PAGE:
Above shows a typical installation of Hilma Af Klint's very early abstract series. I believe this is the series done in 1906. Very early. She is being credited as an early pioneer of abstract art. I am happy to go along with that. I am lukewarm about the pieces above, but truly admire a lot of her work after seeing the documentary "Beyond the Visible: Hilma Af Klint".
This is more like it. This is "Gruppe III nr. 5" from 1907. This composition is very harmonious and tiiiiiight. This piece doesn't need the symbolism to be successful, but af Klint attributed maleness to yellow and femaleness to blue. I only mention it because this is before Kandinsky published "Concerning the Spiritual in Art" in 1911. I'm not saying that af Klint invented this idea. These ideas must have been wafting through the air of spiritualist salons like ectoplasm.
Added on 6/15/20-- A couple of days after writing this post I learned about "Thought Forms" a Theosophical text written by Leadbeater and Annie Besant two of the biggest names in Theosophy after Blavatsky. As an artist and Theosophy adherent, it is thought that Hilma af Klint was influenced by this publication. It is going to be reissued November of 2020, but I found a .pdf here:
I guess what I am getting at is that you do not need to write her off as a spiritualist medium. Much of the work stands on its own and is groundbreaking. Her work is diminished where she incorporates overt symbolism and mystical glyphs. I like a lot of visionary art, but, in my opinion, the best mystical art resembles a Rothko more than a tarot card.
Shown above: "Primordial Chaos" series, 1906-1907. Good, but diminished by mystical glyphs and writing.
From the documentary, it is clear that Hilma af Klint was very well educated, intellectual, and must have had access to science journals or periodicals. She painted about cutting-edge discoveries in physics and biology. It may have been a symbol borrowed from a Theosophy diagram but she has a double helix in one of her paintings. (Which if you want to entertain it, could be a little spooky because she died in 1941.)
Her questioning mind is what I like the best in her work. Over 100 years later, I am exploring and celebrating some of these same concepts in my own work.
Formally, she was a very precocious artist. Especially in her Swan Series. I think that series alone would qualify her as a significant artist of the 20th century. It has everything. She does all kinds of amazing abstract things in that series. She plays with duality. In some of the pieces I feel like the future Salvador Dali is in the next studio over. She approaches op art in many of her works too:
"Swan no. 13" AKA "staggering work of genius" (note: no glyphs)
I was watching the documentary and when the film started flipping through the Swan series I couldn't believe how contemporary it looked. This series looks like it was made today. The images below are in order of how they were numerically titled. I am assuming these are a chronological progression. The best part is you can find more of them on line. (including at least one where the swans are getting it on)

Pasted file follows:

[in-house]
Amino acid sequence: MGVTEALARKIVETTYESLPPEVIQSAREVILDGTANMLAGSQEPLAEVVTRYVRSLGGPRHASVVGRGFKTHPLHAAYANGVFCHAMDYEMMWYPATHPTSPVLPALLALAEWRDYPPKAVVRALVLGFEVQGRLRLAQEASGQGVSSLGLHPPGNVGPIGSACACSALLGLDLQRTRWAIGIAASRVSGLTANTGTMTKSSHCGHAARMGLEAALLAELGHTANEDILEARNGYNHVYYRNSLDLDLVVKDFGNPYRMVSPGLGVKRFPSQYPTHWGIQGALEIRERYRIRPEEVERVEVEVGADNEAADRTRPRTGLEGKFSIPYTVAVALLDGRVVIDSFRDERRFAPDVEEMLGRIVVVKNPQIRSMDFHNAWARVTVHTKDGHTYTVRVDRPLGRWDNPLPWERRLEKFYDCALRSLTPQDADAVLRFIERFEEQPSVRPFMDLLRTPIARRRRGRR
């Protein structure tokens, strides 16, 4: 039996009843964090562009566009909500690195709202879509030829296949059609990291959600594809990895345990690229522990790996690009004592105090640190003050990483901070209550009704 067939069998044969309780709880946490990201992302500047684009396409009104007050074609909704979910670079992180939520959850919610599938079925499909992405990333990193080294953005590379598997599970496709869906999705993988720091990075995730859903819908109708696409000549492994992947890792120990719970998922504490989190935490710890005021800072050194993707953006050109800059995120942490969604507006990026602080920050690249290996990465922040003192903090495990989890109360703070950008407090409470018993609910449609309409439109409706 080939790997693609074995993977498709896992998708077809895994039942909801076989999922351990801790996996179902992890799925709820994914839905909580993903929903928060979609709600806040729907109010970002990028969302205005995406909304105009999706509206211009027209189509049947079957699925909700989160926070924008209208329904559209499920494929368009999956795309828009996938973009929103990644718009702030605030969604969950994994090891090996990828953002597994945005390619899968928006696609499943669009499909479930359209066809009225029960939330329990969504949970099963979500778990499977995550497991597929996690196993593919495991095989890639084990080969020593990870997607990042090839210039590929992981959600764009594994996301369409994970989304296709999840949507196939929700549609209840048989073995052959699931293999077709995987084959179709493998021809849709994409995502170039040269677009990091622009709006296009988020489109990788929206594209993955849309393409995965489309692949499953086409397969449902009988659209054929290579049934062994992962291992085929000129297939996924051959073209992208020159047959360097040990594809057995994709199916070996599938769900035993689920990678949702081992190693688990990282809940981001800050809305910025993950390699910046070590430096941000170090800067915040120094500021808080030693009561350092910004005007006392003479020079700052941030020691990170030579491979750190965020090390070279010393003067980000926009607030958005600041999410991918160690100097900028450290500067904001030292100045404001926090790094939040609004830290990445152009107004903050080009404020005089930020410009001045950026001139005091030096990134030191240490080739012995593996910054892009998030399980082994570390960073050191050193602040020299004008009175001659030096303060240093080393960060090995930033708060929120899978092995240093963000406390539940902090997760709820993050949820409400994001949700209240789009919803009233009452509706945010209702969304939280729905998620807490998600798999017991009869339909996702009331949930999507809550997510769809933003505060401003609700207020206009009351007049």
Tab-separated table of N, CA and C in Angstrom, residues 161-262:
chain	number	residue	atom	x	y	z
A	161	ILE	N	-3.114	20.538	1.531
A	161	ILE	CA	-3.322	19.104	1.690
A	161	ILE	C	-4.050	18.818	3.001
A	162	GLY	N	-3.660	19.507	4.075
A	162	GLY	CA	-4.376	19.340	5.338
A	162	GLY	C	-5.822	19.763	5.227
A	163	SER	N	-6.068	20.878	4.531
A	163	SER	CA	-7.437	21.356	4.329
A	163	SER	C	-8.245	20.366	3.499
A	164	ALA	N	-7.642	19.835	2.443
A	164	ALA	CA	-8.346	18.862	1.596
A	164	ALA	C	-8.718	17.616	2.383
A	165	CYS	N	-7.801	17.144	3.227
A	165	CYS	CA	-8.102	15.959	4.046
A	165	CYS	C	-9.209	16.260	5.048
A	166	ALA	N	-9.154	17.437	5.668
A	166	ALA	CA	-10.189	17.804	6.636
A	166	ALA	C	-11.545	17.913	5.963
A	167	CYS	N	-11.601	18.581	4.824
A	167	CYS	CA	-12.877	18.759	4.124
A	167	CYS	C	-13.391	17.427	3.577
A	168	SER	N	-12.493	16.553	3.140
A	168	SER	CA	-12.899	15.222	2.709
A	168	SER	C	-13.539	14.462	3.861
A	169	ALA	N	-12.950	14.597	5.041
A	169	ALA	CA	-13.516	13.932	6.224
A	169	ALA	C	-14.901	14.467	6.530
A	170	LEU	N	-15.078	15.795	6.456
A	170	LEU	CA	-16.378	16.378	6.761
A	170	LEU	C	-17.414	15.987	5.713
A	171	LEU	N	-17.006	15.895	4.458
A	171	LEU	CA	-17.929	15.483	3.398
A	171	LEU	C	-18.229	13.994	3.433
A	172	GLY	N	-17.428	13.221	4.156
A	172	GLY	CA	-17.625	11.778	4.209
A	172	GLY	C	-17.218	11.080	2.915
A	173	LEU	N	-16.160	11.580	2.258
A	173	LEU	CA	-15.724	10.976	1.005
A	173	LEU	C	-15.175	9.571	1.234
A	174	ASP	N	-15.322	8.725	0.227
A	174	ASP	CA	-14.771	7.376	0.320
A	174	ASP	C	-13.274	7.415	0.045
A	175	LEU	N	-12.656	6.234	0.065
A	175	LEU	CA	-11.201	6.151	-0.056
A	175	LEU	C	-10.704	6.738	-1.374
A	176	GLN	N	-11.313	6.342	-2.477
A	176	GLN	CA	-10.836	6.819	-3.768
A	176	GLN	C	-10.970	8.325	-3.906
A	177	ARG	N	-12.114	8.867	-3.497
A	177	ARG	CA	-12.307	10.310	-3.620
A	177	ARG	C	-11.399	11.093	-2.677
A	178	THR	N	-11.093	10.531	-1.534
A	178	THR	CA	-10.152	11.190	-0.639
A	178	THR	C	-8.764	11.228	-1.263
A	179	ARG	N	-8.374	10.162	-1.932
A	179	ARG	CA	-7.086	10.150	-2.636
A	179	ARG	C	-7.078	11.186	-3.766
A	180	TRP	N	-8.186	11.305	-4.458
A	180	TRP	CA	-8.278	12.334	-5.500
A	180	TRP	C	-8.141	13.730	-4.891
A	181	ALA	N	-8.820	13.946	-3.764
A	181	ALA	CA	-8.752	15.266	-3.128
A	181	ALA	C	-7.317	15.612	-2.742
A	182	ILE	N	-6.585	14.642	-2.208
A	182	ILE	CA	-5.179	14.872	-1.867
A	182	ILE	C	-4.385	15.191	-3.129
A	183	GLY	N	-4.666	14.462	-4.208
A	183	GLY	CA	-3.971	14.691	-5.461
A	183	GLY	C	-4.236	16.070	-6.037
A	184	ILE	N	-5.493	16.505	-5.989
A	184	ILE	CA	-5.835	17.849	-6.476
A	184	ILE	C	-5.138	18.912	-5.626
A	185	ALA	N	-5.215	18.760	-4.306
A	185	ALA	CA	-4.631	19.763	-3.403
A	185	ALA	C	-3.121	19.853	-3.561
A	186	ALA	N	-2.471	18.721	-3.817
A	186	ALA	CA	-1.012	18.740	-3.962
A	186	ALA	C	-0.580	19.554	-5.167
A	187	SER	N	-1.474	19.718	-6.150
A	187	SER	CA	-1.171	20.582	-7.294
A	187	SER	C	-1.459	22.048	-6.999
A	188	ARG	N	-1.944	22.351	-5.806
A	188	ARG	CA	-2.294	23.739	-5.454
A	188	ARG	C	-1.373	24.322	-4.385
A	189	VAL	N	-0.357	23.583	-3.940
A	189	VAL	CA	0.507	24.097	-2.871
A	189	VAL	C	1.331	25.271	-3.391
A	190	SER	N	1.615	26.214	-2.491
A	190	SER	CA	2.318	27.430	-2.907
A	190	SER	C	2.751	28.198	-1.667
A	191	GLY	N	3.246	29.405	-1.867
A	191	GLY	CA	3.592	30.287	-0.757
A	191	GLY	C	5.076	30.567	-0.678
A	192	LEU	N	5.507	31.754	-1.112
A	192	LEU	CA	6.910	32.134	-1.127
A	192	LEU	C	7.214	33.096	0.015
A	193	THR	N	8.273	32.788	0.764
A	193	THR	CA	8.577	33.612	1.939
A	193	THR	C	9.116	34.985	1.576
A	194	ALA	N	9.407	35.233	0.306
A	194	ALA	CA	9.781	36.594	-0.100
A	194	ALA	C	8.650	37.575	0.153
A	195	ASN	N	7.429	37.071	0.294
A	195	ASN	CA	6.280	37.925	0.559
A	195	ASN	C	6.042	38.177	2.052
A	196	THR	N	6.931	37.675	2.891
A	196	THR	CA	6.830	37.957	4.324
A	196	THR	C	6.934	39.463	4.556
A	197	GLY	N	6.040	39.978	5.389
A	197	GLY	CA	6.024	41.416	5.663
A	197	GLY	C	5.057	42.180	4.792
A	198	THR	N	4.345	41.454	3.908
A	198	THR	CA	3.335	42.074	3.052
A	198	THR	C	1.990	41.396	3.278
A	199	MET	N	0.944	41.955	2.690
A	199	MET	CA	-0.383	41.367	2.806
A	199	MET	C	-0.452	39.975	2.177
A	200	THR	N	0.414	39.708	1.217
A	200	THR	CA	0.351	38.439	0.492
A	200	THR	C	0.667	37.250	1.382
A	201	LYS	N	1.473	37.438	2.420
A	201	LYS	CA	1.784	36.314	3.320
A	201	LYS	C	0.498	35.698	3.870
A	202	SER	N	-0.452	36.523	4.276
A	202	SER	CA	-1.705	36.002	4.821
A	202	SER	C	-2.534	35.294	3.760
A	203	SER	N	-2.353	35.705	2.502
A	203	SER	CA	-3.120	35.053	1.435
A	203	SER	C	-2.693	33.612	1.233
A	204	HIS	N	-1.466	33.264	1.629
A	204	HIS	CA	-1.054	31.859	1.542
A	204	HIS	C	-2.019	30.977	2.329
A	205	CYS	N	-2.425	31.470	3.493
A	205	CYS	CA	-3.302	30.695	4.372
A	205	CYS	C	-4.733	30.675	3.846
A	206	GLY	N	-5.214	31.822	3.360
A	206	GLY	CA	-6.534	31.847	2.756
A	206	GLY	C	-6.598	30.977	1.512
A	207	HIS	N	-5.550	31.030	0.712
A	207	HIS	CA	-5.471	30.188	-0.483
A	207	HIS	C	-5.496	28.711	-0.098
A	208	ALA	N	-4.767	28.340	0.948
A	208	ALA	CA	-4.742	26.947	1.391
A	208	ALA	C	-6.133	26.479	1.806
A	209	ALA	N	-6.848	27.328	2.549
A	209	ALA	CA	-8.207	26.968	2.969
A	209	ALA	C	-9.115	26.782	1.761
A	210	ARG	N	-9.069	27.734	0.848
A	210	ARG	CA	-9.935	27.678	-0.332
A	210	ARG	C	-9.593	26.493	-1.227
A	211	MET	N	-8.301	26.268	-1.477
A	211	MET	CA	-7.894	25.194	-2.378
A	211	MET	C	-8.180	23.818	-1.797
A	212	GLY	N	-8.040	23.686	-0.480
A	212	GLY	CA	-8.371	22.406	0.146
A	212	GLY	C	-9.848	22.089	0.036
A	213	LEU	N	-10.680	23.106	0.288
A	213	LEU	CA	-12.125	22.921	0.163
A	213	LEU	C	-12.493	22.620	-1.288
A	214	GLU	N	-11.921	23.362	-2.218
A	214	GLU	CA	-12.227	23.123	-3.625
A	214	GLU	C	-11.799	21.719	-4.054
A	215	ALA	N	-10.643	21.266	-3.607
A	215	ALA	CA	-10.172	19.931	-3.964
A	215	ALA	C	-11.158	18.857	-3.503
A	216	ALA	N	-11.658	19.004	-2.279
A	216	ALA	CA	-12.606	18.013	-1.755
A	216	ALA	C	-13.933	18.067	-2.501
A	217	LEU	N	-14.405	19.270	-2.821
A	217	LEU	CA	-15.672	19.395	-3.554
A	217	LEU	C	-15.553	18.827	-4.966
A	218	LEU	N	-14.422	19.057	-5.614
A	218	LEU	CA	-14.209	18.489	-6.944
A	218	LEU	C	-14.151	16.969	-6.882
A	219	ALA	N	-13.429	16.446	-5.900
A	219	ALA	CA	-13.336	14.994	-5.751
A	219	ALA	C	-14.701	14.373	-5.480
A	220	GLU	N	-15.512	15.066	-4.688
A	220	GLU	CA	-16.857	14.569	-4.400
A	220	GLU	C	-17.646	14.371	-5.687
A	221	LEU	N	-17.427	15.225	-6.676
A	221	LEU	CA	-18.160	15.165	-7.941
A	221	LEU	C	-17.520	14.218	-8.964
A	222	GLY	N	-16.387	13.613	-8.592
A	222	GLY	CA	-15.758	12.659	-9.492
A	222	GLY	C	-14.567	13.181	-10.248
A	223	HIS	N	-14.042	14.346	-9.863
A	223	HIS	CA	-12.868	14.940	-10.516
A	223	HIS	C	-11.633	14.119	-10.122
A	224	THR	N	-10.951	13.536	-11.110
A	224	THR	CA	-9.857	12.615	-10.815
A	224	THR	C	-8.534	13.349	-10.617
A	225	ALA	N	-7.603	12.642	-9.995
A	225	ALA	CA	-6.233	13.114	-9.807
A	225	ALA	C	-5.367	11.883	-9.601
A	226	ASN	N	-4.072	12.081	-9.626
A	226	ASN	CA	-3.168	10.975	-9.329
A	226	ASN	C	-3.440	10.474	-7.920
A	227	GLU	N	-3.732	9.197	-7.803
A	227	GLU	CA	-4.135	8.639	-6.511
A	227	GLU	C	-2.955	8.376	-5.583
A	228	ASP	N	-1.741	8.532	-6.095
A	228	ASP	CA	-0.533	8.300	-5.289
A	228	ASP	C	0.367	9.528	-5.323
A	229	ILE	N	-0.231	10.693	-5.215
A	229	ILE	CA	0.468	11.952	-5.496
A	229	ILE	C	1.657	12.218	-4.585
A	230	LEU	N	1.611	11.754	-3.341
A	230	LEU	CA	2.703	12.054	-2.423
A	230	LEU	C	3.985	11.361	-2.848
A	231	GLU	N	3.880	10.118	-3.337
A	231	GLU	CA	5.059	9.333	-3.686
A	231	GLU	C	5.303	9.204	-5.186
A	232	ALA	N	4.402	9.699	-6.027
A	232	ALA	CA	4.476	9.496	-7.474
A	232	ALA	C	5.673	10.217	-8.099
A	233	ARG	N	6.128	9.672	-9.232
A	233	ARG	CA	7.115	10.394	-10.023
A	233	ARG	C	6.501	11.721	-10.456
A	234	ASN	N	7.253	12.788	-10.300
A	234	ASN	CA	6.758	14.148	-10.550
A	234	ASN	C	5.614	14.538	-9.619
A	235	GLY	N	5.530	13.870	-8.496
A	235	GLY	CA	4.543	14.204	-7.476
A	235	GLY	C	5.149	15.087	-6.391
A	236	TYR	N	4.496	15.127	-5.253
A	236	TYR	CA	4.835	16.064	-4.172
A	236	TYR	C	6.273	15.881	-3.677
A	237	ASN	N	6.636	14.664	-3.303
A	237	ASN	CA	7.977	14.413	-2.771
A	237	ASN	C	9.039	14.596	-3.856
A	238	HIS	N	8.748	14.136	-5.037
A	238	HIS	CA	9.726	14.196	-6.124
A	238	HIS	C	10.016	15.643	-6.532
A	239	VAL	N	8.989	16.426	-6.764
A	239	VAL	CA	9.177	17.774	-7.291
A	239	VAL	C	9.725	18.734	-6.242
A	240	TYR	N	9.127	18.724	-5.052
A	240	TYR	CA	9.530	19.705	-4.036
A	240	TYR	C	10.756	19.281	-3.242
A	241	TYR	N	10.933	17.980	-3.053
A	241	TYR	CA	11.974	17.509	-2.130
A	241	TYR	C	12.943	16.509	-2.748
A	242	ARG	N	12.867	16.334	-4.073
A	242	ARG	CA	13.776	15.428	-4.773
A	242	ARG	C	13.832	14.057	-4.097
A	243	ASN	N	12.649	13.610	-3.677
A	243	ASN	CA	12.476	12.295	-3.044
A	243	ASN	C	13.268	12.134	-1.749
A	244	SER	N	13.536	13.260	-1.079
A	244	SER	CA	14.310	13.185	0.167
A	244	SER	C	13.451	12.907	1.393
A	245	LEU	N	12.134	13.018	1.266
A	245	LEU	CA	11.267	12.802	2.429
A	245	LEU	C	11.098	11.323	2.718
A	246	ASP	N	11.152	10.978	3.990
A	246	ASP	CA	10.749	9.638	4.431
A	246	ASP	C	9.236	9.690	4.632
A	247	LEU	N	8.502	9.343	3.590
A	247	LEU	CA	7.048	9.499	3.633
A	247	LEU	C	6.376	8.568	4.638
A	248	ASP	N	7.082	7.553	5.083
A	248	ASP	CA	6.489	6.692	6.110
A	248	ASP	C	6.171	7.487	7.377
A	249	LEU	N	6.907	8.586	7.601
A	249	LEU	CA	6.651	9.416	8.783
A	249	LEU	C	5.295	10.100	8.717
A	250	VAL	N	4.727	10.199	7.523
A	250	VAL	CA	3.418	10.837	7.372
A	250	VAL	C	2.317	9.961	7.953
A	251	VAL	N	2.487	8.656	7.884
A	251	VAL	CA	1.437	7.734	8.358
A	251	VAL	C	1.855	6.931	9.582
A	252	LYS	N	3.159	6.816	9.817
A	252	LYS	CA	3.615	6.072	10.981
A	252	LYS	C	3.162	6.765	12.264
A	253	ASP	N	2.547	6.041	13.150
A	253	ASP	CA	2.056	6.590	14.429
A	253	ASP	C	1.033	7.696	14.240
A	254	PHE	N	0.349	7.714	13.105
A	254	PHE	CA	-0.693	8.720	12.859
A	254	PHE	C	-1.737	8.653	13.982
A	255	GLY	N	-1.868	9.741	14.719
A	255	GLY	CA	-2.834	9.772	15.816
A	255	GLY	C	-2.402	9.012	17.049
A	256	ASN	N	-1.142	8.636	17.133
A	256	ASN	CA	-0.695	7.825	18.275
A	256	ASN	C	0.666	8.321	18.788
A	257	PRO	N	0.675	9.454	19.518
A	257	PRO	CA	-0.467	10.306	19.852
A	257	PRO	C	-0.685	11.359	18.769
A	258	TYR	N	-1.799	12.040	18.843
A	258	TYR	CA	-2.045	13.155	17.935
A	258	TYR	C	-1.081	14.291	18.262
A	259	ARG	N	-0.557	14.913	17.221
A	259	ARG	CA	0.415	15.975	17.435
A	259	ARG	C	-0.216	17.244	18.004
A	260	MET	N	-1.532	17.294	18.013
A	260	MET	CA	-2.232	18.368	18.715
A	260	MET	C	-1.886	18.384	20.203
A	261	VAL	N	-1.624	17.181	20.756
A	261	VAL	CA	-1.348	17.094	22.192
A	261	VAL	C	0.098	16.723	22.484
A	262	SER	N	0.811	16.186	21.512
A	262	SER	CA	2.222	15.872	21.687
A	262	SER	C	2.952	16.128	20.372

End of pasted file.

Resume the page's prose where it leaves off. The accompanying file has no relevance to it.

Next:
The documentary mentions that she made around 1500 paintings. I glimpsed what looked like a multi-volume boxed Hilma af Klint catalogue raisonne. I would like to spend an afternoon with that studying her works in series. Especially the Tree series, more of the Swan series and the Dove series.
I have been very busy in lockdown. I studied some new weaving techniques that are faster and use less beads but still grow into biomorphic hyperbolic forms. I did a little IG video on the studies a few weeks ago at @thereforeijam. It's developing into a body of work that will encompass outdoor and indoor installations inspired by the growth patterns of moss and lichen.
I am motivated to develop the outdoor site-specific installation/mosaic/mural pieces because it will open up new options and artistic growth. This means I have to tweak my materials--especially my adhesives--to be weather proof. I'm testing whether the acrylic reflective beads will fade or melt on a little test rock out in the front yard. I'd love to retain the reflective beads but if they can't survive harsh summer conditions, then I need to stick with all glass. I'd love to use the reflective beads as it calls attention to something that's often overlooked and they look really cool at night. Also switching from natural fiber thread to synthetic.
While the outdoor materials test is underway, I'm working on an installation in a bare corner of the basement. "Outgrowth #1" grows out of the corner where the floor and walls meet. I'm using the number e with extra digits weighted to the floor to help me get a natural distribution. The areas higher up the wall that don't have moss pieces will have beaded representations of lichen colonizing the wall. I don't know if I will use a formula to arrange the lichen shapes. When I say "moss" and "lichen" these are obviously scaled-up impressions of those life forms.
This body of work will be easy and cheap to transport and install. Clear silicon is a quick, semi-permanent adhesive for the exterior and some interior installs. It peeled off cleanly from my test rock after curing without a lot of effort. Gorilla tape/tabs for interior installs work great. The components are reusable.
Many artists I admire have done corner installations. Dan Flavin, Lynda Benglis, and Olafur Eliasson use them a lot. Out of the images below I identify most with the implied dimensions in Smithson's piece and the organic quality of Benglis'. I adore Dan Flavin's work although my work has emotional content whereas I understand that he insisted his work did not.